• School Is Closed: Simulating the Long-Term Impact of the COVID-19 Pandemic–Related School Disruptions in Kuwait estimates the present value of lost income for a future Kuwaiti civil servant whose studies were disrupted by the COVID-19 pandemic. Kuwait is among the countries with the longest school closures for in-person education caused by the COVID-19 pandemic. Public schools were closed for in-person learning for 62 weeks (see figure 2 below). This paper shows that students in school during the COVID-19 pandemic face significant reductions in the present value of their lifetime income. Students that were in higher grades during the pandemic are likely to face larger reductions in lifetime earnings than students in lower grades. Kuwaiti females in secondary school who will become civil service workers face a reduction of close to $40,000. The corresponding reduction for males is more than $70,000.

Figure 2: Distribution of the length of school closures during the pandemic across countries

Figure 2. Identified topics (in Tagalog and English online news and social media) missed by phone sur-veys. Source: Peloria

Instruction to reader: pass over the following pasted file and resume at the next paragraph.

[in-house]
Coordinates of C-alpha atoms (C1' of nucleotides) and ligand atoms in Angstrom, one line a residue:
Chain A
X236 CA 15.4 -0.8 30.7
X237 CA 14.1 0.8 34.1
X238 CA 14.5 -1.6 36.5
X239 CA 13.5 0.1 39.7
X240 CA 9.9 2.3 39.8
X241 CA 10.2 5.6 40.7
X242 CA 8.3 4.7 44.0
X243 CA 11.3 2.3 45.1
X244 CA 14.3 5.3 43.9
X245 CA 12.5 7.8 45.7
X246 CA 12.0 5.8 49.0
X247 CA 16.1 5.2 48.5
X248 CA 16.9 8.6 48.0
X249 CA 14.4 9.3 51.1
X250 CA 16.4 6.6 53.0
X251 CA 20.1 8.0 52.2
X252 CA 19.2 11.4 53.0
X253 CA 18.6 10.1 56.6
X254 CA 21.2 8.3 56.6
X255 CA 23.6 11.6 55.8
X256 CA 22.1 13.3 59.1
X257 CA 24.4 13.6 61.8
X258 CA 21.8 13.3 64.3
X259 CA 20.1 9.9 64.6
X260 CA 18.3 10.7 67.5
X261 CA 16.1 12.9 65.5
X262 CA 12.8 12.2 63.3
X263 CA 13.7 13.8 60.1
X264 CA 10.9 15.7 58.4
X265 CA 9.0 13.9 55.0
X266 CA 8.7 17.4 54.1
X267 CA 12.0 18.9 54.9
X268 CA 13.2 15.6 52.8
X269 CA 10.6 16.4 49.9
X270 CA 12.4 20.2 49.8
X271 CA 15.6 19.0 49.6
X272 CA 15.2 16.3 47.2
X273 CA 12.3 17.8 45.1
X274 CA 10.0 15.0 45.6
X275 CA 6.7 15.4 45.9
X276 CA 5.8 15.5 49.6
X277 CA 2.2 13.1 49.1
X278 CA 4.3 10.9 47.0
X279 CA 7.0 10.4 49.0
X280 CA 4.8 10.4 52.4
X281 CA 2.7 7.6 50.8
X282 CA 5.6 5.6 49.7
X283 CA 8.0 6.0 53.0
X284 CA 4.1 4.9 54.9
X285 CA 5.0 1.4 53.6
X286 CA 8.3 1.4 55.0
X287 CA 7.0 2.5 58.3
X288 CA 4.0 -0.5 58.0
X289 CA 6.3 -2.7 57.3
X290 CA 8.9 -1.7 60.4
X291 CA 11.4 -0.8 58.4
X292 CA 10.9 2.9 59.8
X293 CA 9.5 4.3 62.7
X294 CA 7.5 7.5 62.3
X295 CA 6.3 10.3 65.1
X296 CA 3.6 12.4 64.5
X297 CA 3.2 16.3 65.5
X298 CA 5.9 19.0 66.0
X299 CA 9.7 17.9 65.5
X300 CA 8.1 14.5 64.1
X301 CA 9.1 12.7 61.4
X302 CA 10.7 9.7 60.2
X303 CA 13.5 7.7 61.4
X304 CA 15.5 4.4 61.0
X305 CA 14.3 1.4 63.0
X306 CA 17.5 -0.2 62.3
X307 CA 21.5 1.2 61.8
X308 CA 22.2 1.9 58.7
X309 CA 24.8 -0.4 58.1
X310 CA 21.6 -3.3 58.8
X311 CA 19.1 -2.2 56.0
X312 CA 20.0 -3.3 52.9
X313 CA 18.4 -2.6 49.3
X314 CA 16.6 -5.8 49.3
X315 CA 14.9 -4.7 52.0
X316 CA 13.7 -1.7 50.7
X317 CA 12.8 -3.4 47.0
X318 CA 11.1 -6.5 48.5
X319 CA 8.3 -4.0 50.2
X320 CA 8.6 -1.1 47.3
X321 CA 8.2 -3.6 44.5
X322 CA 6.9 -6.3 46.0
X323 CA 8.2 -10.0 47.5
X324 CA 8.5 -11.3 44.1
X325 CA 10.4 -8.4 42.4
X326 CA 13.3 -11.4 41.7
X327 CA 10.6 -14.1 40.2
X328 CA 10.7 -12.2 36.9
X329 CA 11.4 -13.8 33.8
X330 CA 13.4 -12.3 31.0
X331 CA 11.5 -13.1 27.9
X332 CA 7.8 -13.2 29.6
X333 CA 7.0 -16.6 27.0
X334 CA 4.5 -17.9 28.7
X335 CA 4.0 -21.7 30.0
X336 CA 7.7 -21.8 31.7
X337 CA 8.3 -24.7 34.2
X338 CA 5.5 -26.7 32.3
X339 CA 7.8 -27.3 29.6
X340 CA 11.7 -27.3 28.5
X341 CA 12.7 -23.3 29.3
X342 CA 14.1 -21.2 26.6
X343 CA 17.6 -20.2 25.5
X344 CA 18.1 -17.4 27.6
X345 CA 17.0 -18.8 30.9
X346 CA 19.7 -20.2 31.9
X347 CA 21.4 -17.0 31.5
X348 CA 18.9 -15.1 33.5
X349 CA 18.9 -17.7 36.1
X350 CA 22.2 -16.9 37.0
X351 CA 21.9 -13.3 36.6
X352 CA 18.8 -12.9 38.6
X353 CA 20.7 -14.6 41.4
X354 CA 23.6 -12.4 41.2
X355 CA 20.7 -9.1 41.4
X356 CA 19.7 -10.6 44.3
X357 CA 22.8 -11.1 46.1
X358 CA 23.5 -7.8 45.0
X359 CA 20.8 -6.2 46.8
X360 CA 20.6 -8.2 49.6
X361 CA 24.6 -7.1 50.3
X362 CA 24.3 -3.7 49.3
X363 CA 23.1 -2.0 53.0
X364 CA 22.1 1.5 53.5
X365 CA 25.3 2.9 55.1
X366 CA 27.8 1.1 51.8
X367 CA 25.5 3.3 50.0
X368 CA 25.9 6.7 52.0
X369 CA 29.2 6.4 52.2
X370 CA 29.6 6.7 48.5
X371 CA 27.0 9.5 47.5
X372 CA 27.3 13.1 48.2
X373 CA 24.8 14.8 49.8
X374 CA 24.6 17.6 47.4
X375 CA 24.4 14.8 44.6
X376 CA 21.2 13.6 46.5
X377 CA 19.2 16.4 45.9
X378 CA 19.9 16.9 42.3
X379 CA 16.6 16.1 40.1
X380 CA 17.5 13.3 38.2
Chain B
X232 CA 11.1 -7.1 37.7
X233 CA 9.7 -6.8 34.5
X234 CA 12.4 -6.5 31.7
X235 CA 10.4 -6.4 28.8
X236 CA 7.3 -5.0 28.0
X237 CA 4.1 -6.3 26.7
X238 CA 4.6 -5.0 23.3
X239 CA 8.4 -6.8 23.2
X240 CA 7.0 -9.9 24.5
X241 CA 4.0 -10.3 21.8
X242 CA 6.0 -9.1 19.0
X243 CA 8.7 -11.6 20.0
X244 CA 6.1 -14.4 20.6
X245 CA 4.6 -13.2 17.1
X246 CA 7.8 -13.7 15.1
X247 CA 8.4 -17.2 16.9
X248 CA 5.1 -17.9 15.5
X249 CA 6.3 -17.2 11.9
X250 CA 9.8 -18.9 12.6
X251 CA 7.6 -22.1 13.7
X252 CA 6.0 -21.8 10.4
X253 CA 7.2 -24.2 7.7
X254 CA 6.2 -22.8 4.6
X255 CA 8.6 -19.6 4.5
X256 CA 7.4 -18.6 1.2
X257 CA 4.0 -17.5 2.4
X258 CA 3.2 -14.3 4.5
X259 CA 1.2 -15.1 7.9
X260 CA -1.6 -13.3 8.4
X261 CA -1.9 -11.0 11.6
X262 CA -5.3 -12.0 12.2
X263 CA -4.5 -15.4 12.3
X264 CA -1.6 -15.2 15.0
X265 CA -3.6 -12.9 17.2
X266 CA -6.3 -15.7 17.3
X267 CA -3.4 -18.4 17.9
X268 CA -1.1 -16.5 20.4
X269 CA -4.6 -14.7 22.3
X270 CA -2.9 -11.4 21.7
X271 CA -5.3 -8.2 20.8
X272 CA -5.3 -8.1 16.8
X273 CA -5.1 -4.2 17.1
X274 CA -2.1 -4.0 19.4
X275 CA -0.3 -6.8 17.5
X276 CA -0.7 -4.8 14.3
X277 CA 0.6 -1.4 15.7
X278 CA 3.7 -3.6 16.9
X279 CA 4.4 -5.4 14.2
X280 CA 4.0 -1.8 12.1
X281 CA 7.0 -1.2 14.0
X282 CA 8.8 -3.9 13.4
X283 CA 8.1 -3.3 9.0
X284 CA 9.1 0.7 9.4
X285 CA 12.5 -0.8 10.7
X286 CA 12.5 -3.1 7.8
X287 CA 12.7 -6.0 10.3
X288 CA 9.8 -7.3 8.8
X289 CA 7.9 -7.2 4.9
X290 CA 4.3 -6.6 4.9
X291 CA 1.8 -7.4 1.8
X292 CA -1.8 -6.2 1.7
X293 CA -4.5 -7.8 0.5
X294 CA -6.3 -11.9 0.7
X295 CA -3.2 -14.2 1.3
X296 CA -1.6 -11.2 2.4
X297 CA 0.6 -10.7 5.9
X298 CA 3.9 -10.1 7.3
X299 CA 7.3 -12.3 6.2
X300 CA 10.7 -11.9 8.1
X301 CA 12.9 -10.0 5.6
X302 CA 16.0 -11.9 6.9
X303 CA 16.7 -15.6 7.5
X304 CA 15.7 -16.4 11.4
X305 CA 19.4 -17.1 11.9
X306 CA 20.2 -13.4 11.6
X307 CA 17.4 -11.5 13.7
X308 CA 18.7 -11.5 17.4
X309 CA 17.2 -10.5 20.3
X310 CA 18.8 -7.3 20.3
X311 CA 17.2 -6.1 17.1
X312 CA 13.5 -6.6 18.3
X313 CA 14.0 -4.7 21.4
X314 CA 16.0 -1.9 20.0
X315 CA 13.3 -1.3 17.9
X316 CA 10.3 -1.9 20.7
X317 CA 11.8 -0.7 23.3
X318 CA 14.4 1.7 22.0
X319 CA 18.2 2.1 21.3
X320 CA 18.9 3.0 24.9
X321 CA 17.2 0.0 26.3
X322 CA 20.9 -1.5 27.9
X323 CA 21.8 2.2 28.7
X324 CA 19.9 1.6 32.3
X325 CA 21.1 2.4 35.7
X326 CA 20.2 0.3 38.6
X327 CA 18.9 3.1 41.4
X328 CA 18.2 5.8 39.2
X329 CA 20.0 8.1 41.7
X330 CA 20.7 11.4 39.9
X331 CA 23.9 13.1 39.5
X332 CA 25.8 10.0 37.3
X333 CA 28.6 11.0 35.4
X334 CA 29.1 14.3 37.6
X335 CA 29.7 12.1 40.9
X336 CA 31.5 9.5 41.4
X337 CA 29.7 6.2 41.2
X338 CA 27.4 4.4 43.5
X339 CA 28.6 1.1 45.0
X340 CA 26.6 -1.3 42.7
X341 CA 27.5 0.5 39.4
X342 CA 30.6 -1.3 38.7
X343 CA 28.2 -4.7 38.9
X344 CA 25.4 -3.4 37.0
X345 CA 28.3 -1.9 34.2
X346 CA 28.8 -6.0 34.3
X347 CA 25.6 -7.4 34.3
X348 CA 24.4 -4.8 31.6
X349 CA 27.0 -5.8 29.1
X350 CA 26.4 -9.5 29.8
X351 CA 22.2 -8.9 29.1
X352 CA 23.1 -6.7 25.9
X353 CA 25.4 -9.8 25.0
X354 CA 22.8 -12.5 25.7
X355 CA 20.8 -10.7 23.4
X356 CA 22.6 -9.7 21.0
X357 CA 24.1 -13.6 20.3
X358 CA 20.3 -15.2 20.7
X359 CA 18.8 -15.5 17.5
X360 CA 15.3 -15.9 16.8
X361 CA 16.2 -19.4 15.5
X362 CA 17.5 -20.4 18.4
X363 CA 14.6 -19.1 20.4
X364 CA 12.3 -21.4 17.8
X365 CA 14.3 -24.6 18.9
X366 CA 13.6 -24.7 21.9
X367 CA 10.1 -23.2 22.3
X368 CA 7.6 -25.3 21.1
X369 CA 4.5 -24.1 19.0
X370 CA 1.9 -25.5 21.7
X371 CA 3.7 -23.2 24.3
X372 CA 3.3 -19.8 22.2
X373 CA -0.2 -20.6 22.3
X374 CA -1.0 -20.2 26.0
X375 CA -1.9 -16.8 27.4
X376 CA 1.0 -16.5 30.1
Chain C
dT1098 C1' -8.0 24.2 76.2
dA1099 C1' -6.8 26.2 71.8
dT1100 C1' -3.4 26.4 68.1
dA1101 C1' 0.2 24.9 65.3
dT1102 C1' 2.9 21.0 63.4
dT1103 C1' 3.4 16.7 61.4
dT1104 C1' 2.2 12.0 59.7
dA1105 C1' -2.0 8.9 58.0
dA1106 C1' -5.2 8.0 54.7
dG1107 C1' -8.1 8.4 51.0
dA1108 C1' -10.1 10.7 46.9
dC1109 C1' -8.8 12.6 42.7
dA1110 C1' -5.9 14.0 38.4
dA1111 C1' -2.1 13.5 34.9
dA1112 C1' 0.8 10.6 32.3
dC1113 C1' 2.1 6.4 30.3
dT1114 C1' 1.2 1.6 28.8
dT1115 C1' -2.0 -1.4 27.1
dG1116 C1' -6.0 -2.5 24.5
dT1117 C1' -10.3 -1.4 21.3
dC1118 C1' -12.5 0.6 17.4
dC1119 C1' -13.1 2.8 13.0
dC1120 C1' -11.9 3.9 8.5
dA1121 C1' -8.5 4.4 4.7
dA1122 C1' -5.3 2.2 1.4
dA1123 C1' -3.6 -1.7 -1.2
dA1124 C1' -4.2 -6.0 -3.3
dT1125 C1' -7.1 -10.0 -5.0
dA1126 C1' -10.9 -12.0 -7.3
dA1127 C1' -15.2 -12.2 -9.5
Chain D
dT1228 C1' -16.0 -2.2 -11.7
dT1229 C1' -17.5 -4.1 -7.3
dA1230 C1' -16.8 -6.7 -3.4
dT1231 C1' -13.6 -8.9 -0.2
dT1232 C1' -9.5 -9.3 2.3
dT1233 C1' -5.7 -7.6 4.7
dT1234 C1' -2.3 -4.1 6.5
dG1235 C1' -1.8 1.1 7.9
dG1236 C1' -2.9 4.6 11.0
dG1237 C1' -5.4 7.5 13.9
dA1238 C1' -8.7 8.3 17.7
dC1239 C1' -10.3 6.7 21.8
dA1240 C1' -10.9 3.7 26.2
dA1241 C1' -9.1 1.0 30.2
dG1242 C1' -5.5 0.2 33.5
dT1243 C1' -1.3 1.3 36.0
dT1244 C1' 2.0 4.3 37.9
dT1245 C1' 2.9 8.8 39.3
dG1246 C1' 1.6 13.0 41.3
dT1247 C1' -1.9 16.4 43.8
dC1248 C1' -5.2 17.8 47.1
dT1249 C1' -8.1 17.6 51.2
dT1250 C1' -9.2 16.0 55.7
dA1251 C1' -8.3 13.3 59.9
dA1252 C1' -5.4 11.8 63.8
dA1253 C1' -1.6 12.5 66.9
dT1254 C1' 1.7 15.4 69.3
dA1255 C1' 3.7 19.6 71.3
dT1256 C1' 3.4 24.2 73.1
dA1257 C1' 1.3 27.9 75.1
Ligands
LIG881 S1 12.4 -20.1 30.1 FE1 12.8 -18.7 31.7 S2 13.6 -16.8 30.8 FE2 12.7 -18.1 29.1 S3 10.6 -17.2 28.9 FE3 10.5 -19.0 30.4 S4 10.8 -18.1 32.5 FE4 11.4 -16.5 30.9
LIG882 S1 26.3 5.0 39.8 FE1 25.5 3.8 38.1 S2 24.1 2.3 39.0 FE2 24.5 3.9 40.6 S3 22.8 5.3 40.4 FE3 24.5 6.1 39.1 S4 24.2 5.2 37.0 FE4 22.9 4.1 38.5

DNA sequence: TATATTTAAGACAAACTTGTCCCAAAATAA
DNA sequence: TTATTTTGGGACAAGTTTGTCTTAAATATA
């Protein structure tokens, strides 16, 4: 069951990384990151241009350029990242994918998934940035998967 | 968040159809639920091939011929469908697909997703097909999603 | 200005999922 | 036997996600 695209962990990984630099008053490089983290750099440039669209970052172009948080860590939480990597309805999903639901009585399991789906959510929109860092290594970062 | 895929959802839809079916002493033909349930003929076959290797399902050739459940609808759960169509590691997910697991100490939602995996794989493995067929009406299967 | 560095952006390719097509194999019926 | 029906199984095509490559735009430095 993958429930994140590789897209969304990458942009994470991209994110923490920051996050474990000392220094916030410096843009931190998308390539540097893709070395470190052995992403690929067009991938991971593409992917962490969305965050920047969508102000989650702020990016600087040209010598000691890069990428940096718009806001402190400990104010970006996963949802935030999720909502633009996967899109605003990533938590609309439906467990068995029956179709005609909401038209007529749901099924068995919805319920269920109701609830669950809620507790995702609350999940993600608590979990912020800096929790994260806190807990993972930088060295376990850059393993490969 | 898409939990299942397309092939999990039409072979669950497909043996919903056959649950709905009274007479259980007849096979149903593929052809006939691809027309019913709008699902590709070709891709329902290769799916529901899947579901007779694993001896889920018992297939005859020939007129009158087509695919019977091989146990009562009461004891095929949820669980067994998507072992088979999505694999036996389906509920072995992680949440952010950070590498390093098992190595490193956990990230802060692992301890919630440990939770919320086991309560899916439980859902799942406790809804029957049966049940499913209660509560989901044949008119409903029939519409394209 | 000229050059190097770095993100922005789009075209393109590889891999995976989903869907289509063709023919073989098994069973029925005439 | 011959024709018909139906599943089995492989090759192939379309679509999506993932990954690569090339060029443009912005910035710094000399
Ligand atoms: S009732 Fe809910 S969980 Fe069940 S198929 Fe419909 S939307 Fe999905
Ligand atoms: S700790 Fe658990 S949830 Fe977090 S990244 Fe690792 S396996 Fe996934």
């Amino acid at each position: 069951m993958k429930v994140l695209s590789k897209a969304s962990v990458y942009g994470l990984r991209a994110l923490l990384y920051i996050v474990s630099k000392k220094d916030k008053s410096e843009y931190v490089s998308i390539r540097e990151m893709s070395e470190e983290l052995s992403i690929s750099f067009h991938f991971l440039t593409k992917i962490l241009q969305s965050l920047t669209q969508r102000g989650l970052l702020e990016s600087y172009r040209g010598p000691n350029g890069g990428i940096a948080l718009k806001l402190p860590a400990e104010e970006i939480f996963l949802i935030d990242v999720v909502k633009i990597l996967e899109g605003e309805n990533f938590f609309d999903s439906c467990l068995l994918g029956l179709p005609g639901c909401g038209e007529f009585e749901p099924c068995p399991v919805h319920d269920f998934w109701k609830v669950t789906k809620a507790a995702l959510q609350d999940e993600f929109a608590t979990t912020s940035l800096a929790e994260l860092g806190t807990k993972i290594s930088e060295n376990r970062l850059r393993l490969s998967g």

The following are other interesting papers published in the first half of May. Please make sure to read them as well.

  1. Data Triangulation Strategies to Design a Representative Household Survey of Hosts and Rohingya Displaced in Cox’s Bazar, Bangladesh (Endara,Joaquin,Genoni,Maria Eugenia,Khan,Afsana Iffat,Kosmidou-Bradley,Walker Turnbull,Munoz,Juan Eduardo,Palaniswamy,Nethra,Vishwanath,Tara)
  2. Incentivizing Social Learning for the Diffusion of Climate-Smart Agricultural Techniques (Adjognon,Guigonan Serge,Nguyen Huy,Tung,Guthoff,Jonas Christoph,van Soest,Daan)
  3. The Growth and Performance of Affordable Housing Finance Lenders in India (Karmali,Nadeem M.,Guillermo J. Rodriguez Ruiz)
  4. Does It Matter Where You Grow Up Childhood Exposure Effects in Latin America and the Caribbean (Munoz Saavedra,Ercio Andres)
  5. The Geography of Intergenerational Mobility in Latin America and the Caribbean (Munoz Saavedra,Ercio Andres)
  6. When Is There Enough Data to Create a Global Statistic (Mahler,Daniel Gerszon,Serajuddin,Umar,Maeda,Hiroko)
  7. Skills, Human Capital, and Economic Development (Raju,Sudhakar Satyanarayan,Sosale,Shobhana)